If you notice water damage in the area or the boards appear swollen, skip ahead, otherwise, replace the lifted boards and piece the floor back together. You may need to apply a weight to that section temporarily or use smaller spacers against the wall in that area until the boards lay flat. When complete replace the baseboard.

For laminate flooring that has been damaged by a flood or leaky appliance, the process largely remains the same. You’ll need to remove the baseboard and work your way to the damaged area inspecting the boards along the way. Any that are damaged or swollen will need to be discarded and replaced, but the subfloor will need to be inspected as well.

Mold and mildew can grow quickly if left unchecked, so make sure the subfloor is dry, undamaged, and free of any mold before installing new laminate. Depending on the type of laminate used, you may need to remove and replace large sections of underlayment as well.


Unfortunately, there’s not much you can do to keep Mother Nature from flooding your home and nobody can sense when a pipe will burst or a refrigerator will decide to leak. Any water that stands on laminate flooring can damage it, especially if it manages to find its way between the edges of the boards.

One thing you can do is use high-quality waterproof laminate in any area that may be prone to water damage. That includes kitchens and laundry rooms; two places where plumbing and appliances that rely on water are found. We also don’t recommend installing laminate flooring in below-grade rooms where humidity could cause issues along with flooding.

Hiring a Professional for Laminate Flooring Repairs

As mentioned, most of the common repairs with laminate flooring can be handled by homeowners and are inexpensive to attempt. In the worst-case scenario, you may need to rent a saw if you can’t borrow one from a neighbor to trim the edges of a few boards.

If the laminate flooring in your home is scratched or has small gaps where it has separated, there’s no need to call in a professional if you feel confident using a few hand tools. We feel the same way about sections of flooring that have buckled or lifted, as long as the spot is easy to access.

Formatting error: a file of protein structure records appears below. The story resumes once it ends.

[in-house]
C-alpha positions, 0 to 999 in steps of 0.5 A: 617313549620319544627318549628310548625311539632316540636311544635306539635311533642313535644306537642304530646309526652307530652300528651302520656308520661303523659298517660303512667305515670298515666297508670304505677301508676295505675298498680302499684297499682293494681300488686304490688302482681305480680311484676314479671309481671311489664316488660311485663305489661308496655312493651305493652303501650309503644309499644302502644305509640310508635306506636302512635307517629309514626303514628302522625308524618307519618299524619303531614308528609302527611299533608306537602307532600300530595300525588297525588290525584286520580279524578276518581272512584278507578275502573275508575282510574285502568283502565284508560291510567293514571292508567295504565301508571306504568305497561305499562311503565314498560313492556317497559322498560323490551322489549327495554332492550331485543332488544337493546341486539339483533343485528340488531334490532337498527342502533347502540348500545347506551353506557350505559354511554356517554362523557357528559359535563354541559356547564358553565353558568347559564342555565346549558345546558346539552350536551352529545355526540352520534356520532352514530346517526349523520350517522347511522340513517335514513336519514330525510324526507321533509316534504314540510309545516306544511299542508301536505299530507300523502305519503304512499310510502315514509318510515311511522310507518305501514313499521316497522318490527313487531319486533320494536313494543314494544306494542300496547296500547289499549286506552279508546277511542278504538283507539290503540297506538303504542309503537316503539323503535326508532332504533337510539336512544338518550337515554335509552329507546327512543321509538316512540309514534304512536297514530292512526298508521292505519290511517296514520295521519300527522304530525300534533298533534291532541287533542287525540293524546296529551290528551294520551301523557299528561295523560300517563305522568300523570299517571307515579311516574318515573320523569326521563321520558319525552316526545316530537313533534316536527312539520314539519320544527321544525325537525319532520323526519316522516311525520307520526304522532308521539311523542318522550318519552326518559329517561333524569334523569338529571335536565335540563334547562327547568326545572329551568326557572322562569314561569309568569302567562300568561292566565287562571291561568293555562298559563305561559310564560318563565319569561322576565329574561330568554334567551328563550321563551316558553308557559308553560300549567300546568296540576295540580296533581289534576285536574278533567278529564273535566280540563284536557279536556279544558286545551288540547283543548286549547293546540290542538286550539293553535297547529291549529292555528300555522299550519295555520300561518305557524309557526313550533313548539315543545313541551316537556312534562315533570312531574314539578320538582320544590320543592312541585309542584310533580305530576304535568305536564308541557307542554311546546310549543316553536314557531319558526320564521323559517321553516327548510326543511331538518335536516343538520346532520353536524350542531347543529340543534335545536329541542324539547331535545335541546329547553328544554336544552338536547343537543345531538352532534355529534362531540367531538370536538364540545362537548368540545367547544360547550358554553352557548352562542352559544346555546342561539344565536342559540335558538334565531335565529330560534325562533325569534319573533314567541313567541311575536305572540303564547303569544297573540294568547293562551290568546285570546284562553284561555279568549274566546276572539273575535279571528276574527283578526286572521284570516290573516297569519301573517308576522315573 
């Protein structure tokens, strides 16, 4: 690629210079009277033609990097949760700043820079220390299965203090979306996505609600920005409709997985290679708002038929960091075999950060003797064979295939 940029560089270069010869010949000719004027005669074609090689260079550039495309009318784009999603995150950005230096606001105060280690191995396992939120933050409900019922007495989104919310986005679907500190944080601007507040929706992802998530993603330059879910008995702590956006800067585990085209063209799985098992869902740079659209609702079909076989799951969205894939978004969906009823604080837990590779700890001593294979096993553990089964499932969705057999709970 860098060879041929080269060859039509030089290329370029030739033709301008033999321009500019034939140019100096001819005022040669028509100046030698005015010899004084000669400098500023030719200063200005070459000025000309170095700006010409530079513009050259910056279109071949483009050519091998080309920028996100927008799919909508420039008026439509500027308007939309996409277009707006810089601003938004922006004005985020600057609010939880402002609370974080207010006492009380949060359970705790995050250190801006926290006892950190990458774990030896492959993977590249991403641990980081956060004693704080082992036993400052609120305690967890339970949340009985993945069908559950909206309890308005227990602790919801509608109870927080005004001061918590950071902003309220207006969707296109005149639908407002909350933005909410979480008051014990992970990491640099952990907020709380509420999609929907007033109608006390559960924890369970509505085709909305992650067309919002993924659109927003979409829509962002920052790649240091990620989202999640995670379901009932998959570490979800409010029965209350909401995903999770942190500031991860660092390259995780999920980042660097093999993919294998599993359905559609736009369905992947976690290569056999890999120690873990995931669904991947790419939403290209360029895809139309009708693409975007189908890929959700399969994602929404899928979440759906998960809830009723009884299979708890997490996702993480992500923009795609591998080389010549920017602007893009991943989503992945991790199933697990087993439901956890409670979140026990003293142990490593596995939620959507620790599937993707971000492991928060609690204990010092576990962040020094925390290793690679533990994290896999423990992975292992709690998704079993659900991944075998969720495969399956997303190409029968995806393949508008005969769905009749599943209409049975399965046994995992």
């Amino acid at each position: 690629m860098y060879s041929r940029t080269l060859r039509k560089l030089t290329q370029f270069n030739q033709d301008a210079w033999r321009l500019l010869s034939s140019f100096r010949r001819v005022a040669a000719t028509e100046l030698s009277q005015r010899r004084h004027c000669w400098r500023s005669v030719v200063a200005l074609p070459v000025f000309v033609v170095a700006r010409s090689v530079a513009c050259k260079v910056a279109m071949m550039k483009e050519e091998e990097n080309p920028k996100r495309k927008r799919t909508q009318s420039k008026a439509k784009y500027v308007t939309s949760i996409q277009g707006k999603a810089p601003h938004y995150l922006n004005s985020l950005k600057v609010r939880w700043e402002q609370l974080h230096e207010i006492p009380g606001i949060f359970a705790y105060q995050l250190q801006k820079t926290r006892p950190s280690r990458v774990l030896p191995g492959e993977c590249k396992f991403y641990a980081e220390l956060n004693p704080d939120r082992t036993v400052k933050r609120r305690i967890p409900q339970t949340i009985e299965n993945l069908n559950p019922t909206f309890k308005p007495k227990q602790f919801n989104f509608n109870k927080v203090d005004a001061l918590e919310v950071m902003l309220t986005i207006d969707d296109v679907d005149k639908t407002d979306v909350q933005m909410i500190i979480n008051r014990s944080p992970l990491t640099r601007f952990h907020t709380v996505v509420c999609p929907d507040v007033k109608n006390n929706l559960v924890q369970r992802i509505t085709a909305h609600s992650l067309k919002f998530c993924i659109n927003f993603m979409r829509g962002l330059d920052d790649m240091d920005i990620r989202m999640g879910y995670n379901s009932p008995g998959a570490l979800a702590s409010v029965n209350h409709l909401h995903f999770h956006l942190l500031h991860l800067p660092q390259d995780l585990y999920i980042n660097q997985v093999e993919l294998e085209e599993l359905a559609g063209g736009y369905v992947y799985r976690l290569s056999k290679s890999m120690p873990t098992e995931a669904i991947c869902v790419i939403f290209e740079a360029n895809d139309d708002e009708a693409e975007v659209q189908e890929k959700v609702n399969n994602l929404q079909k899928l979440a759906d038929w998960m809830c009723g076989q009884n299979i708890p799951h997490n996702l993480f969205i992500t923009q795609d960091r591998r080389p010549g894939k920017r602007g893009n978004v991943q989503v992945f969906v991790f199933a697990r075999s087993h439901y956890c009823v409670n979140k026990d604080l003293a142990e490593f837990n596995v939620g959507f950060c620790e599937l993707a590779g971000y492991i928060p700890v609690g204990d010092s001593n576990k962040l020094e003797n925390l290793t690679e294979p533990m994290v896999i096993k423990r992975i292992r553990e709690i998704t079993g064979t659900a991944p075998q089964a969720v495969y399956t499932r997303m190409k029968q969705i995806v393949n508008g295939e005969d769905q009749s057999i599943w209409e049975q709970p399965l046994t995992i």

Homes with large rooms or people that might need several areas repaired will want to consider a professional or a handyman service. The cost of these can vary wildly from one area to the next, but most simple repairs should only set you back a few hundred dollars at most. If the flooring has water damage, you’ll need to take things a step further.

Laminate flooring that has been damaged by flooding should be assessed by a professional. They can look for things homeowners might miss, like water that’s leaked into other areas or weakened the subfloor. If mold is found, you will need to contact a mold remediation service in your area before the water-damaged flooring can be addressed.

These services can remove any bad or moldy sections of flooring and dispose of them properly to keep particles from spreading throughout your home. Once complete, a contractor or flooring expert can assess the situation and give you the best idea on how to proceed. If you are interested in finding a flooring professional in your area, our quote tool can help you narrow the field.

Final Thoughts

Laminate may be one of the more challenging styles of wood-like flooring to repair, but as you can see, certain types of damage can easily be addressed. The important thing to remember is the cost of any major repairs vs. the price of new laminate flooring or comparable options that are 100% synthetic like luxury vinyl flooring